By Johanne Adam
Did you know that there’s a service at the University whose mission is to raise awareness of diversity and ensure inclusion for each student, professor and staff member? It’s the Human Rights Office.
Raising awareness of prejudice
The Human Rights Office was established in 2013 to achieve a discrimination-free campus environment. It handles all discrimination and harassment complaints at our university.
“We look to properly resolve complaint files, but a large part of our mandate consists of prevention,” says director Sonya Nigam.
The office seeks to make the University community aware of the ingrained ideas that can hinder inclusion, whether they are related to religion, ethnic origin, culture or disability. “As human beings, we all have preconceived notions, which can cause us to hold prejudices. However, we have to always be conscious of them,” says Nigam.
Transgendered persons on campus are among those who are potential victims of prejudice. Their difficulty in finding washrooms reserved for them is a good illustration of this. “We need to look at solutions, for example, installing universal washrooms. This requires action to raise awareness within our university. However, this is also an opportunity to establish a dialogue within our community, which will cause us to find solutions to avoid exclusion,” says Nigam.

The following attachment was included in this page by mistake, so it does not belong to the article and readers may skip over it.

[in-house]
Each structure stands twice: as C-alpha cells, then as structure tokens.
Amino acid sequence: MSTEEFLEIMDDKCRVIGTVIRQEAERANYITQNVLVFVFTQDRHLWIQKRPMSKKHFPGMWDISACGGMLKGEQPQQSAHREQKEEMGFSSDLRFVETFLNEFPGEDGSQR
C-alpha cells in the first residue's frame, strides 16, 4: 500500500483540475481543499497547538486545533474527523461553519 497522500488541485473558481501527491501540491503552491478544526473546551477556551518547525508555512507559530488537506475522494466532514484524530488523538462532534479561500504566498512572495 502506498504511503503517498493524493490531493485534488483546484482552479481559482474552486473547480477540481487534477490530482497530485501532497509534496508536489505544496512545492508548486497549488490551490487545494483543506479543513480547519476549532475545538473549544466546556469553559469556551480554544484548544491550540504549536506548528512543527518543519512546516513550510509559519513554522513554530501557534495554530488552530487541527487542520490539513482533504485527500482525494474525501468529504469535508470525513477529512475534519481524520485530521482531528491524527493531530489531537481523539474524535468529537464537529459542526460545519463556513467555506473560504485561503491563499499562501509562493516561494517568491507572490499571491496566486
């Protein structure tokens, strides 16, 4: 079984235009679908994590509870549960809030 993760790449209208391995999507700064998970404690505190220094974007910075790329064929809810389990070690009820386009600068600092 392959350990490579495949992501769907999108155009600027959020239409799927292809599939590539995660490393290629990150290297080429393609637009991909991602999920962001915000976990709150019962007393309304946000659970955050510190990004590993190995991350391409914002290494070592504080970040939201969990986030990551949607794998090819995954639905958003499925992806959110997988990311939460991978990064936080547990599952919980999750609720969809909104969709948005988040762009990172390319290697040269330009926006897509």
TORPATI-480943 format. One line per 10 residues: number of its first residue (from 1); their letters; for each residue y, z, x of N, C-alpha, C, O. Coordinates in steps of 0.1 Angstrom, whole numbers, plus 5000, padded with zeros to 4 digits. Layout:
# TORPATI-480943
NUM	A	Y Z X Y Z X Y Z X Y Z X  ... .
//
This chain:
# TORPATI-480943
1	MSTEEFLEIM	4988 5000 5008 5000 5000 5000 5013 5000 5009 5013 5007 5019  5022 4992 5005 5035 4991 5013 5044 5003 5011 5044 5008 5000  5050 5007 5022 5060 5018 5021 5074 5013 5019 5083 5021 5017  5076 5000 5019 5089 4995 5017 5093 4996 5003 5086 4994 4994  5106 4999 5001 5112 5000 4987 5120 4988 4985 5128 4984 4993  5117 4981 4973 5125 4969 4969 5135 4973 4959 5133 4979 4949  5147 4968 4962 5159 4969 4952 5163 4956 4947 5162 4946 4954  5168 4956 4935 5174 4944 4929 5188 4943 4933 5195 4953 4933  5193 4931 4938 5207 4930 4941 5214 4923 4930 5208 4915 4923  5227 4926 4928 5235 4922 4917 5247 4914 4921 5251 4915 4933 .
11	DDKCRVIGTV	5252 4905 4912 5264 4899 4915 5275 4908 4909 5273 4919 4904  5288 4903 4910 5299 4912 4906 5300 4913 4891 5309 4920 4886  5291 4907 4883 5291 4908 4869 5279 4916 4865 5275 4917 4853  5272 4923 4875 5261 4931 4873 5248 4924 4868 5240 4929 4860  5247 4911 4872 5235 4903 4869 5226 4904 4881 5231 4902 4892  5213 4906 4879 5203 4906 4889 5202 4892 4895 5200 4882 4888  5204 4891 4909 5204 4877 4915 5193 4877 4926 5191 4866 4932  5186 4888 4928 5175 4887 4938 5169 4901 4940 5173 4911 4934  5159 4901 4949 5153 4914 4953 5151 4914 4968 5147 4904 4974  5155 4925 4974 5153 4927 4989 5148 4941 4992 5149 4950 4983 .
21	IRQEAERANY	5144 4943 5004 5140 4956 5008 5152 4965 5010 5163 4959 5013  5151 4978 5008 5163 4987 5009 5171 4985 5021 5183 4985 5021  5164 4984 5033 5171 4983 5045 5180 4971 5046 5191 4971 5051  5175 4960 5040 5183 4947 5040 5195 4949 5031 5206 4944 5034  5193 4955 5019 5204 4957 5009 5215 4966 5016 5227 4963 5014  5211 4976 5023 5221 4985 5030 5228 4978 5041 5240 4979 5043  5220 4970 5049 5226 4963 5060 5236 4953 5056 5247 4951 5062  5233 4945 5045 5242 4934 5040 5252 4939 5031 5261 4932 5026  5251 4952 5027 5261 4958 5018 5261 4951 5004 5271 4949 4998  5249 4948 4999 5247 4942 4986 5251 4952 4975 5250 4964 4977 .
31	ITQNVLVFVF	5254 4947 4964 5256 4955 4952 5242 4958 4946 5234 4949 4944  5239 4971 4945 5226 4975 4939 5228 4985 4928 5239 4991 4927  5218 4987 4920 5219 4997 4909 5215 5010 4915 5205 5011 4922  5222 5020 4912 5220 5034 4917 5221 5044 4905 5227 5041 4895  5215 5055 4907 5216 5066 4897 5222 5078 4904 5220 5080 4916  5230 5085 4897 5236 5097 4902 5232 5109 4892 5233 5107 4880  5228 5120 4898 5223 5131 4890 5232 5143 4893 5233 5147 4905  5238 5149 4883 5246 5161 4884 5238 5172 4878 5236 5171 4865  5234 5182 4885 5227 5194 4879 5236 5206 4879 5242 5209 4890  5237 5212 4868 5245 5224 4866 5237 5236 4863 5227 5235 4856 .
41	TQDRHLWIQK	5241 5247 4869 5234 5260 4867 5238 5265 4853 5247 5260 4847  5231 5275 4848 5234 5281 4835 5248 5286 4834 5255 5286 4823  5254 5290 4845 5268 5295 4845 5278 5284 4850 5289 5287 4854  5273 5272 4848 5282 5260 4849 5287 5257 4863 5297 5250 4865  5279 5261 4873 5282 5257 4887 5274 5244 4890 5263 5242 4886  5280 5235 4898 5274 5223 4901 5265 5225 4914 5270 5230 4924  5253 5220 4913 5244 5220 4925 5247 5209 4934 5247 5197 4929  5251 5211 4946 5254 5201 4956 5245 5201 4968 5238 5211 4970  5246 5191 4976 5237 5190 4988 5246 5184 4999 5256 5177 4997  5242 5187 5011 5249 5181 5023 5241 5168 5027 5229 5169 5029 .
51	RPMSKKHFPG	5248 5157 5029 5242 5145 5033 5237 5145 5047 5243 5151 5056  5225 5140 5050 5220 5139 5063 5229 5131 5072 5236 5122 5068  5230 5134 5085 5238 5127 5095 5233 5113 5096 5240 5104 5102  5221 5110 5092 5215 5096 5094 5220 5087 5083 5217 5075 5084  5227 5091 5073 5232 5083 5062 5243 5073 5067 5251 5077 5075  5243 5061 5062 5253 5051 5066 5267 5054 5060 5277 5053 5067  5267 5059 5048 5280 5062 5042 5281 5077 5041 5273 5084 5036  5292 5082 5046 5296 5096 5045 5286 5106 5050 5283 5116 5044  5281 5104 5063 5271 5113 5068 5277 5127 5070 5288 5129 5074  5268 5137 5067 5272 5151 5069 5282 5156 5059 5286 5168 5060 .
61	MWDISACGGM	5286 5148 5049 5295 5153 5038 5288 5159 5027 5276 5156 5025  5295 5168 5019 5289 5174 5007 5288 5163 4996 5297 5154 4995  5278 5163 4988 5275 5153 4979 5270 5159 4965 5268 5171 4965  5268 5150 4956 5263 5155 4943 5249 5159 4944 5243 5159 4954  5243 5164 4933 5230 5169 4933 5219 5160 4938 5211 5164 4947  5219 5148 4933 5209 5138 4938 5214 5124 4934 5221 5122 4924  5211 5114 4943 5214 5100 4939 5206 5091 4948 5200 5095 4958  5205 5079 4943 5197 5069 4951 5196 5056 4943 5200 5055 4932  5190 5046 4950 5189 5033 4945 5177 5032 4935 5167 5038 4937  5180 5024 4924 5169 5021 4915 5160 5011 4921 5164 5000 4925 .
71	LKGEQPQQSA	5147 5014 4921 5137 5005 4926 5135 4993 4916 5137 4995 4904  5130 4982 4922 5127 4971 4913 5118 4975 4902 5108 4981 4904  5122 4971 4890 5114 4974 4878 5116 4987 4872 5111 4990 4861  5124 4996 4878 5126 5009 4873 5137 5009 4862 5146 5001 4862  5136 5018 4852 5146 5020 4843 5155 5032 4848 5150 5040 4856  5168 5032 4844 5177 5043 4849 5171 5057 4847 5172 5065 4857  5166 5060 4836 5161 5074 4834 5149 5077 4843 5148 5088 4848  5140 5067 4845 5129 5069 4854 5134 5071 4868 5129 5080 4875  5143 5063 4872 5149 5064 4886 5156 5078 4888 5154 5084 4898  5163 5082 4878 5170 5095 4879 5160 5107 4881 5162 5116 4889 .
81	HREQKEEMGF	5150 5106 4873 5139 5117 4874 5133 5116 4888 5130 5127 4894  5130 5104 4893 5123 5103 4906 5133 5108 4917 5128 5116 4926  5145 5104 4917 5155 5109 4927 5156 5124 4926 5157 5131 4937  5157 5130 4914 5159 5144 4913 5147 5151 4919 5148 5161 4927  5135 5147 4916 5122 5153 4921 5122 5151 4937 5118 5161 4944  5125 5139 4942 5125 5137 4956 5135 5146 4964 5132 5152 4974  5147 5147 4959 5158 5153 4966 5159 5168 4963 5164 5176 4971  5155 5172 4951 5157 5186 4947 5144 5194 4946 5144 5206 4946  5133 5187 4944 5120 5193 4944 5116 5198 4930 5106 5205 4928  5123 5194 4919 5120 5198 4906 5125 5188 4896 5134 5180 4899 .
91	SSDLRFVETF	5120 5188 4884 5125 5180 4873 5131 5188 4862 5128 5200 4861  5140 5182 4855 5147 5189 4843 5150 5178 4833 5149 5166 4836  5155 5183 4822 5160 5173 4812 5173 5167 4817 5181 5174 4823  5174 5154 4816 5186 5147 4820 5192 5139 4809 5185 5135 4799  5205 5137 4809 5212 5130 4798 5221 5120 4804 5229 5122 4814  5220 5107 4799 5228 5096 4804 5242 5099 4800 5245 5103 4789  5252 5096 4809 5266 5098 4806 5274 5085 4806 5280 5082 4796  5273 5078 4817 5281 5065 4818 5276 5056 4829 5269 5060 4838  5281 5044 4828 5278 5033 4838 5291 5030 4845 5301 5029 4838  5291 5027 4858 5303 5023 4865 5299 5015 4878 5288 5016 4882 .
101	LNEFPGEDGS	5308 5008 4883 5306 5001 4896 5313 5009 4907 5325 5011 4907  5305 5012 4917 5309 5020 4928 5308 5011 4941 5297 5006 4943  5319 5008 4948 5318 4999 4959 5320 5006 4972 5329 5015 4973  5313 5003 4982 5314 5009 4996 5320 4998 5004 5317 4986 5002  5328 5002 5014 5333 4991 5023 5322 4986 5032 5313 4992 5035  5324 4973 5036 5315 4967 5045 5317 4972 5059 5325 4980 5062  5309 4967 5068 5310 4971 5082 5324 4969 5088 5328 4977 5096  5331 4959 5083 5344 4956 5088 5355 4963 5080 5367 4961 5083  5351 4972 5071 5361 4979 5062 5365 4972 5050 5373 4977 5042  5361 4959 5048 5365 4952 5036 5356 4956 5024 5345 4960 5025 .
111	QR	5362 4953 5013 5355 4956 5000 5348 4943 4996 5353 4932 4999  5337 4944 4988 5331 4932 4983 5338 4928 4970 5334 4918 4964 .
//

Help adapted case by case
Anyone who is a victim of harassment should seek out the experts at the Human Rights Office as soon as possible. The longer one waits, the more overwhelming the feelings and the harder the problem is to solve. Under no circumstances should one have to put up with such a situation.
“Our officers are skilled in particular in analyzing these incidents,” says Nigam. “Complainants can receive coaching sessions to help them better manage these difficult situations. This makes them better equipped to handle any interpersonal conflict.”
Officers try to adapt to the situation. Sometimes, they seek to facilitate dialogue between parties. One approach to resolve the conflict is to have each person involved in a different room, with the officer passing messages between them.
Some cases must be referred to Protection Services or to the Student Academic Success Service (SASS).
As well, sometimes people just need to talk about an uncomfortable situation, and often, a few consultations are enough.
In light of the 2009 changes to Ontario’s Occupational Health and Safety Act, the University felt it necessary to develop internal policies to better meet its obligations in the area.
Among other things, unions and student groups were asking for the establishment of a human rights office. Says Nigam: “President Allan Rock also made it one of his causes. You could say that the office is, in large part, his legacy.”
As well, the University of Ottawa is working with other Canadian universities that have also chosen to create human rights offices. The Universities have created a forum for discussion on human rights best practices in a university setting.
“The main goal of our service is to work to ensure the dignity of each person on campus,” says Nigam.
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